“Eight to ten species of Gyromitra exist on the North American continent and about two or three in Europe. Although they are much sought after in Europe as an edible species (Gyromitra esculenta), 2 to 4 per cent of all mushroom fatalities are associated with them. It is not clear whether the same species occurs in North America, although we call one species here by that name. The active ingredient is called gyromitrin (N-methyl-N-formylhydrazine), which is metabolized to monomethylhydrazine (rocket fuel!) in the body. Eaten raw, most of the Gyromitra spp. are quite poisonous. In an attempt to prevent poisoning caused by ingesting the mushrooms, they are usually parboiled to evaporate the gyromitrin, which gives off a chocolaty odor. The process is usually repeated twice, with the water being discarded each time. However, the volatile chemical can be inhaled through the nose, and enough can be left in the mushrooms to cause illness when eaten. So just standing near the boiling pot of mushrooms can cause problems, and there is still the possibility of poisoning by ingestion.”
BUT – how does all that jive with the many, many, people who have always eaten them without difficulty? Especially in southern Illinois, Missouri and Arkansas?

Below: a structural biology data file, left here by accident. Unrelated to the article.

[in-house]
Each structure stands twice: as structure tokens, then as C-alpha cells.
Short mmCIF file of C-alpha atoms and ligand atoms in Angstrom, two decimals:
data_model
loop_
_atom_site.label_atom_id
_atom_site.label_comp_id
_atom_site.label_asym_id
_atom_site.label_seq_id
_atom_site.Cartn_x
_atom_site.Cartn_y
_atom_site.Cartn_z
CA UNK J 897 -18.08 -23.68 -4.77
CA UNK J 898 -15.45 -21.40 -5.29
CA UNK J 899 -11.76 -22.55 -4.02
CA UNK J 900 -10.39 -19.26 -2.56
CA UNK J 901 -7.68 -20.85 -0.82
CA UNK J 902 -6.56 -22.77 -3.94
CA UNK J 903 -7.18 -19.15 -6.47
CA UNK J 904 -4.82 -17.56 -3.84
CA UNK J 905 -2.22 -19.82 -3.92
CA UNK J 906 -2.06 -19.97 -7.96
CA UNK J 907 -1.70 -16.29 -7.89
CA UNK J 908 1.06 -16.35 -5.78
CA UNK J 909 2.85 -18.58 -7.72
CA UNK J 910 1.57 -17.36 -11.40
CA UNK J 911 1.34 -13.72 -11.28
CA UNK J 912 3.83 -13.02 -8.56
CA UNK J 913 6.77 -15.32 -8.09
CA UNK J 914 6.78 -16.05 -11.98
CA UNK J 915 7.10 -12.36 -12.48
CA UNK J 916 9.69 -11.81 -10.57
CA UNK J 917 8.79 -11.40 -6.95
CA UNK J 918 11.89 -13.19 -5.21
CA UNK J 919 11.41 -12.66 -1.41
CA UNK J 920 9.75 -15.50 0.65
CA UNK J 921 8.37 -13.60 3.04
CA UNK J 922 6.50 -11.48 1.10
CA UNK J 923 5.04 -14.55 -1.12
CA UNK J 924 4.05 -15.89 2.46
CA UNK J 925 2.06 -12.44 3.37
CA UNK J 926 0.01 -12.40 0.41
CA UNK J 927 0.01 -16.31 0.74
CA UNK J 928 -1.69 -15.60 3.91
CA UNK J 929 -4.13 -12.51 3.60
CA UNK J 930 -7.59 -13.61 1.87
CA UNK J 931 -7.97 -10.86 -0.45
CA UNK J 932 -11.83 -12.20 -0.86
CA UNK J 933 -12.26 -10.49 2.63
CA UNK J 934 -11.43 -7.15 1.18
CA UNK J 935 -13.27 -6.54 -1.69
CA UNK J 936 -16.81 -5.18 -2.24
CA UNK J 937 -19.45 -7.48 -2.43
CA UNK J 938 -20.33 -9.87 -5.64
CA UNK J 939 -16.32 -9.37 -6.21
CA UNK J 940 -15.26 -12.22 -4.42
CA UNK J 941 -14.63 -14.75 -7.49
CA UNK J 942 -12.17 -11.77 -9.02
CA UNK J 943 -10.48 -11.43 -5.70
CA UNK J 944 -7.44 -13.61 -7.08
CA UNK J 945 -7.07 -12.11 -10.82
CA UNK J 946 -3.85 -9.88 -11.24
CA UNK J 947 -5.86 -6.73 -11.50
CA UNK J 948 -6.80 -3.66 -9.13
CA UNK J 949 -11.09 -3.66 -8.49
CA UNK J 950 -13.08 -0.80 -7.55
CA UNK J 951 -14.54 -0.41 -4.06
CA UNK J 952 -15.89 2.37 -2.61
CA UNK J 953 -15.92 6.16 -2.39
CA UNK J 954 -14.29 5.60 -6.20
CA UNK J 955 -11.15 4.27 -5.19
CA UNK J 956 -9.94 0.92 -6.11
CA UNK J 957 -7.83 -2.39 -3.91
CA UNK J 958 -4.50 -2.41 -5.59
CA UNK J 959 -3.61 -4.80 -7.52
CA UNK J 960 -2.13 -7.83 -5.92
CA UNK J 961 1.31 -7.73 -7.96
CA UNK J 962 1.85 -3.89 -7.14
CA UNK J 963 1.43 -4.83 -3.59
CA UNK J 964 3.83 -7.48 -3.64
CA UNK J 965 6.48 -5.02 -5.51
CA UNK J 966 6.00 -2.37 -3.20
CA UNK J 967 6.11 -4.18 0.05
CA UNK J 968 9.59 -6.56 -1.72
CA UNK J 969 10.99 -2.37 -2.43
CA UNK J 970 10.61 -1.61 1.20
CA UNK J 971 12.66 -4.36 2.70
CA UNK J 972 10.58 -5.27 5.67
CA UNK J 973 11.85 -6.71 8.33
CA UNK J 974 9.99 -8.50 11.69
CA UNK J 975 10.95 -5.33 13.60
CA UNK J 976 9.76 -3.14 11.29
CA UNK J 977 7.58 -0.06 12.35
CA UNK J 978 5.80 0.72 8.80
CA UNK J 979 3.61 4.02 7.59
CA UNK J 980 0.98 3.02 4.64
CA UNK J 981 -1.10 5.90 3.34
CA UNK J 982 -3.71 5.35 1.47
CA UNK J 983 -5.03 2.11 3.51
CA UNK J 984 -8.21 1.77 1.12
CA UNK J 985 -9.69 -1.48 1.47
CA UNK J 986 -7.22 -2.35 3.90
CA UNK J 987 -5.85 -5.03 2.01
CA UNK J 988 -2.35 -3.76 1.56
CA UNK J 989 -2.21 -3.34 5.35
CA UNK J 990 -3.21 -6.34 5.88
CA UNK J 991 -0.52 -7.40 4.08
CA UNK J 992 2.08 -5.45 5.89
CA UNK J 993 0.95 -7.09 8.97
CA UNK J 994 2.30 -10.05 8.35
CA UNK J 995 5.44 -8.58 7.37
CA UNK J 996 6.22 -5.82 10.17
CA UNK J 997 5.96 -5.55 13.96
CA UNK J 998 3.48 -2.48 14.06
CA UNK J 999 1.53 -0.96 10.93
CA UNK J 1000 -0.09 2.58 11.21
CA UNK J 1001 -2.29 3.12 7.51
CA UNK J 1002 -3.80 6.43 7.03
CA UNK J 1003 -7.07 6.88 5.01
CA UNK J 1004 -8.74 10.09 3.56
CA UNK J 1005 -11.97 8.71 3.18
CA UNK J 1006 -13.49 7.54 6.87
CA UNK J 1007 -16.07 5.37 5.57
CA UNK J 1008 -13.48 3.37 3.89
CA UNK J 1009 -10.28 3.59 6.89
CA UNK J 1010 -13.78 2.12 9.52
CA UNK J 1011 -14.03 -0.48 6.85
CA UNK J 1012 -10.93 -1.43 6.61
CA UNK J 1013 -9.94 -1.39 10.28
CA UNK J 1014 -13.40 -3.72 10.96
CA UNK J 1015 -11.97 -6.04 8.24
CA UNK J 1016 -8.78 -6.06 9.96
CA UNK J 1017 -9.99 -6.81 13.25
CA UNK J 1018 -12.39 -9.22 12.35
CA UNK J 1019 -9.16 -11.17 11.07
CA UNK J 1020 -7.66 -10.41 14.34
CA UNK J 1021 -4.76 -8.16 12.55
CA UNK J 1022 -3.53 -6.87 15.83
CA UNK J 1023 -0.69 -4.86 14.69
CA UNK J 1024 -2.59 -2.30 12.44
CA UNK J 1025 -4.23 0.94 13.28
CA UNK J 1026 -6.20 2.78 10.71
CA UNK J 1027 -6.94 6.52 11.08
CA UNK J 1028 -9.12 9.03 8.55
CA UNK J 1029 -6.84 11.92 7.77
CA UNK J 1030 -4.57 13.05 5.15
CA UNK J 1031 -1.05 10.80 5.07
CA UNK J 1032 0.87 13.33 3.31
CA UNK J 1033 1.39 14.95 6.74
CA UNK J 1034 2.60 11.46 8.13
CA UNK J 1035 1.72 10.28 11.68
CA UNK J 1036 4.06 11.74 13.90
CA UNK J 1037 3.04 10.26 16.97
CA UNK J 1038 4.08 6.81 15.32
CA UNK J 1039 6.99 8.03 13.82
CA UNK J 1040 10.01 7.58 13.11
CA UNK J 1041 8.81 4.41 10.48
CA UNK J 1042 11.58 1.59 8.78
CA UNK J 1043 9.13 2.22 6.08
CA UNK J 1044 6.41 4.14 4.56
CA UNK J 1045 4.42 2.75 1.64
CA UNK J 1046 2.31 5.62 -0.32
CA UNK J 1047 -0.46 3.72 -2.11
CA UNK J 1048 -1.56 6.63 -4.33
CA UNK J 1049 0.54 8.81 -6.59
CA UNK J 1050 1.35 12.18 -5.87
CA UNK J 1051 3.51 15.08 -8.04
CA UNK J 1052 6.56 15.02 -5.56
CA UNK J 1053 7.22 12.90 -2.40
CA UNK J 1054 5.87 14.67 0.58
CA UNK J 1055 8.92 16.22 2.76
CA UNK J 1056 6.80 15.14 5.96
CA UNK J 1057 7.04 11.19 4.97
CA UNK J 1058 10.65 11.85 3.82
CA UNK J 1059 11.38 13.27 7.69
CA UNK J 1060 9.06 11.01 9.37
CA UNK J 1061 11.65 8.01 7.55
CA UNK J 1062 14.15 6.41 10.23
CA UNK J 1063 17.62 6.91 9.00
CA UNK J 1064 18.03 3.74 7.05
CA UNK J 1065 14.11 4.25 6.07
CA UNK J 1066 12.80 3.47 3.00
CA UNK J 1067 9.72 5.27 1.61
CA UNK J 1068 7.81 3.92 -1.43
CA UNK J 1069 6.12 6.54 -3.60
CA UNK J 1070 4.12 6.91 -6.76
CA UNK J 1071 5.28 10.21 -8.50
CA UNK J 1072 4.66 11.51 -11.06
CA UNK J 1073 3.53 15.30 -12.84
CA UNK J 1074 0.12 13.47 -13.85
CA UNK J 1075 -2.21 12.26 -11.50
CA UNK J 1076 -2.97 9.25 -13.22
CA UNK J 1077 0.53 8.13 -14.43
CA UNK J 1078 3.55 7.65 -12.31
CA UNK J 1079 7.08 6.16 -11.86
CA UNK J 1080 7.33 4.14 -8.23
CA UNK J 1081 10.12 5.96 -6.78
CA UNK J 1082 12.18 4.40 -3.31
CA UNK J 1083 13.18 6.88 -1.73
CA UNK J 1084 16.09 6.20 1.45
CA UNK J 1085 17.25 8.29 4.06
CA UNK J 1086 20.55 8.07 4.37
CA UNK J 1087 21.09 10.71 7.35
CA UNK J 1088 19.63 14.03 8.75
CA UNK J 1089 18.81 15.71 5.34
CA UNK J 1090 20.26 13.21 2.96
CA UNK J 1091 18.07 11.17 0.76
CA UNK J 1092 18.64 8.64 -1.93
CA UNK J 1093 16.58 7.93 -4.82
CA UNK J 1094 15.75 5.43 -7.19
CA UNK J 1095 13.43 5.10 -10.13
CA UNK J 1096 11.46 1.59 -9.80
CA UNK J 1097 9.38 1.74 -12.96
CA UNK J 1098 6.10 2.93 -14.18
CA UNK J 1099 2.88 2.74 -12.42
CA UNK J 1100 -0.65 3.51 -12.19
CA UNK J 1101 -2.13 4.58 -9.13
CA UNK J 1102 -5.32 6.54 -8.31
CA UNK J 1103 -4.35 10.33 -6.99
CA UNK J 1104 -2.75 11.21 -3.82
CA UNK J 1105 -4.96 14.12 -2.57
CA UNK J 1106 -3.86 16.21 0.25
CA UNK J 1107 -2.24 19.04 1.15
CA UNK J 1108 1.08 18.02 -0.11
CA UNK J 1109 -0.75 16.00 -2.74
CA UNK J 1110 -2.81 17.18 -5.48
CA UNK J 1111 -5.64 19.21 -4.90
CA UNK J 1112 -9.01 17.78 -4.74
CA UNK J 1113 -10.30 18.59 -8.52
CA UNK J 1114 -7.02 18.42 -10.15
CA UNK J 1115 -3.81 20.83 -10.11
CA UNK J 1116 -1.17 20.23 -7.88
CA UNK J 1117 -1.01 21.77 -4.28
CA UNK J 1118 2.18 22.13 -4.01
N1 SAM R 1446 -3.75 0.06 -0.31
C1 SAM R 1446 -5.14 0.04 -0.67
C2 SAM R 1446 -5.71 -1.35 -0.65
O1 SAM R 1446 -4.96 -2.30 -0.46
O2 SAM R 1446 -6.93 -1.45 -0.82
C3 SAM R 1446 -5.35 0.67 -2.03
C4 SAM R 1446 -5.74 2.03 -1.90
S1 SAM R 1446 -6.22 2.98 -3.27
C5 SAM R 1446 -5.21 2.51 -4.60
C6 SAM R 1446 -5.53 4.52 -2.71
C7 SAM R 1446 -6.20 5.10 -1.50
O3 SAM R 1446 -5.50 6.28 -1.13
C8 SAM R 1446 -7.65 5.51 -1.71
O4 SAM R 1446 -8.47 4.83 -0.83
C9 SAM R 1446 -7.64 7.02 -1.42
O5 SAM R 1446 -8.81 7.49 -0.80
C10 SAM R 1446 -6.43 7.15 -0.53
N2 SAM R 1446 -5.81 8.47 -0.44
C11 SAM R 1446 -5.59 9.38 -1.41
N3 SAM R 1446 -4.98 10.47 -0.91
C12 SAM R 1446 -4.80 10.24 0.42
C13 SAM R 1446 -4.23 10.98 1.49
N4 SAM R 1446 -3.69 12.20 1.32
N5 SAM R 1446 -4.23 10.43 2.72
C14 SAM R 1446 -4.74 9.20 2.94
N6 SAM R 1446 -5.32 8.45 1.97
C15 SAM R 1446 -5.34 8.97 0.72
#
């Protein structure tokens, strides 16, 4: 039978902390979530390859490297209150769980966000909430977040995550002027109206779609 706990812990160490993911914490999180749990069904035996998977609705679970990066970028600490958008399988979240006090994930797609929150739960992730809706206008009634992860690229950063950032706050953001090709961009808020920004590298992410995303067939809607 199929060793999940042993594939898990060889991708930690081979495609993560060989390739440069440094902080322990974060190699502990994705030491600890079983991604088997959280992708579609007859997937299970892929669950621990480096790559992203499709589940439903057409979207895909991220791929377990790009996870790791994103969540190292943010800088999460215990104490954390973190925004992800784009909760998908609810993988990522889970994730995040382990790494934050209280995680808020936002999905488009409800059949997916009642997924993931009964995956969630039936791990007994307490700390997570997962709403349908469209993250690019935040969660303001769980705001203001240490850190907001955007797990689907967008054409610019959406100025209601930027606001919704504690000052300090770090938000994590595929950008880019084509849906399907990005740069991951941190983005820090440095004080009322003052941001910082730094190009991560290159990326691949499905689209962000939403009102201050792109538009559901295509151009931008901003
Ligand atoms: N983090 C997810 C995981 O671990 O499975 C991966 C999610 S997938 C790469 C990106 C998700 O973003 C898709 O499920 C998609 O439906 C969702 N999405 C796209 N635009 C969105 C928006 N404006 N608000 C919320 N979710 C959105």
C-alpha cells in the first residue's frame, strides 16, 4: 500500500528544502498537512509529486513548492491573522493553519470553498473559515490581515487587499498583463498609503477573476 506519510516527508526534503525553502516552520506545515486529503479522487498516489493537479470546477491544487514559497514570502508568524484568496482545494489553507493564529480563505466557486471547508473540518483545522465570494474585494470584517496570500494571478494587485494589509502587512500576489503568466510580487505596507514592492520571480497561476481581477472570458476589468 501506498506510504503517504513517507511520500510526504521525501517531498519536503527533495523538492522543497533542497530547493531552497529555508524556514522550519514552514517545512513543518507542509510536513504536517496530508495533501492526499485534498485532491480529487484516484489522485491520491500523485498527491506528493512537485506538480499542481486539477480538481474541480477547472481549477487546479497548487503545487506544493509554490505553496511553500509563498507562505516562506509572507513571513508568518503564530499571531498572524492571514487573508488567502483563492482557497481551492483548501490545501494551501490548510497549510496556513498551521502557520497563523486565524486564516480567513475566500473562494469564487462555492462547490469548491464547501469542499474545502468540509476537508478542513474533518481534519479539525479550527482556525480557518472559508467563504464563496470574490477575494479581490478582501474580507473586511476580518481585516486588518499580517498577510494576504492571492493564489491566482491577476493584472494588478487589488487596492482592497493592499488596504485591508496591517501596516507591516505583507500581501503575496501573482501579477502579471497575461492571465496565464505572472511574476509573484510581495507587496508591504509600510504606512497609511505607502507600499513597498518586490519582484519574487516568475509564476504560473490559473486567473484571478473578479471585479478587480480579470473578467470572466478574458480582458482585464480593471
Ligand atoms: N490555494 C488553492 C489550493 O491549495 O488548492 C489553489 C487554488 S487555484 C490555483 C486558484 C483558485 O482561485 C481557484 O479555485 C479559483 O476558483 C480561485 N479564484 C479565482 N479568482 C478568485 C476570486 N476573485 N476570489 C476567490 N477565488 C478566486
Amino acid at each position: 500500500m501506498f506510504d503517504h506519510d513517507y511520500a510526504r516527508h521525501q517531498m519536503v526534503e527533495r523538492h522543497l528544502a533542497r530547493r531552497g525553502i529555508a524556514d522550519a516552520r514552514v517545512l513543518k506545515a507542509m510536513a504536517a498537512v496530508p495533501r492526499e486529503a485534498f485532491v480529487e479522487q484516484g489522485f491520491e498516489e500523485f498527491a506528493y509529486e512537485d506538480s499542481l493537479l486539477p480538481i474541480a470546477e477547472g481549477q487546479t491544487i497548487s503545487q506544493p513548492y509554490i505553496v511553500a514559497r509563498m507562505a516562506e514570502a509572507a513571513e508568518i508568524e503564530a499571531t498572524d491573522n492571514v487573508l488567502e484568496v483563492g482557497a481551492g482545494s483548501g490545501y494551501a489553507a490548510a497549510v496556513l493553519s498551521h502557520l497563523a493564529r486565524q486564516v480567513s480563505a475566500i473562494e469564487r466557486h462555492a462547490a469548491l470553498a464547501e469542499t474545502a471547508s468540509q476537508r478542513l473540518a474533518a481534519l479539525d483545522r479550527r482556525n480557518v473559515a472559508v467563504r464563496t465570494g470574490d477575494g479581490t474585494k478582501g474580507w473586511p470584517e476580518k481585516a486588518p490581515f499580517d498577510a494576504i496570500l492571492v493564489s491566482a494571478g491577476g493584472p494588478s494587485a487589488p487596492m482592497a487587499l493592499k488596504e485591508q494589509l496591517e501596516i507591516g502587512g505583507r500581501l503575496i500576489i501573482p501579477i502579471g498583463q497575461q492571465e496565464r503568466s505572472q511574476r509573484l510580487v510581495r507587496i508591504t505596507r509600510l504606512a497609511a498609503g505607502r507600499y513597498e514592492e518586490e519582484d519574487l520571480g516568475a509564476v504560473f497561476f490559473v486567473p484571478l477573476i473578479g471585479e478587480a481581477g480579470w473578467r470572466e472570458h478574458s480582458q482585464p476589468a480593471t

My suspicion is that the ones that grow in those areas are actually Gyromitra caroliniana; of all the Gyromitra species it appears to have the very lowest levels, if any gyromitrin. But can you really be certain that is the species? Can you really be certain that it contains low levels of the toxin – no you can’t. it’s not something that you can easily and quickly test in the field. To determine exactly which species of Gyromitra you have in front of you takes some fairly good mushroom ID skills.
The other tricky part of consuming these mushrooms is that the effects of the toxin are cumulative and none of us really know when we will hit the threshold. Is it six meals or 66? Maybe even the first one will be the one that gets you.
There are so many ifs, buts, and unknowns that go with these mushrooms that I never recommend them as edible. Do I still pick them? Yes, many of the older folks still savor them and have eaten them their entire lives. Even I ate them for years, but after some medications damaged my liver I decided to not continue to tempt fate. Add to that they are also toxic to the central nervous system and mine is already under siege from the Multiple Sclerosis – well, it just didn’t seem prudent to continue eating them.
My best advice – Don’t eat them. If you have always eaten them, just know that someday it may really bite you in the fanny.
What you can do though, is to remember that often true morels are very close by, and certainly if the Big Reds are flushing its likely morels are having a good flush too. Use them to aid you in your hunt for regular morels.
Have you eaten these? How did you prepare them? Is it a mushroom you have long enjoyed? Please tell us! I’m trying to gather experiences and see just how far north they seem to be regularly eaten with no difficulty, so tell me about your experiences please!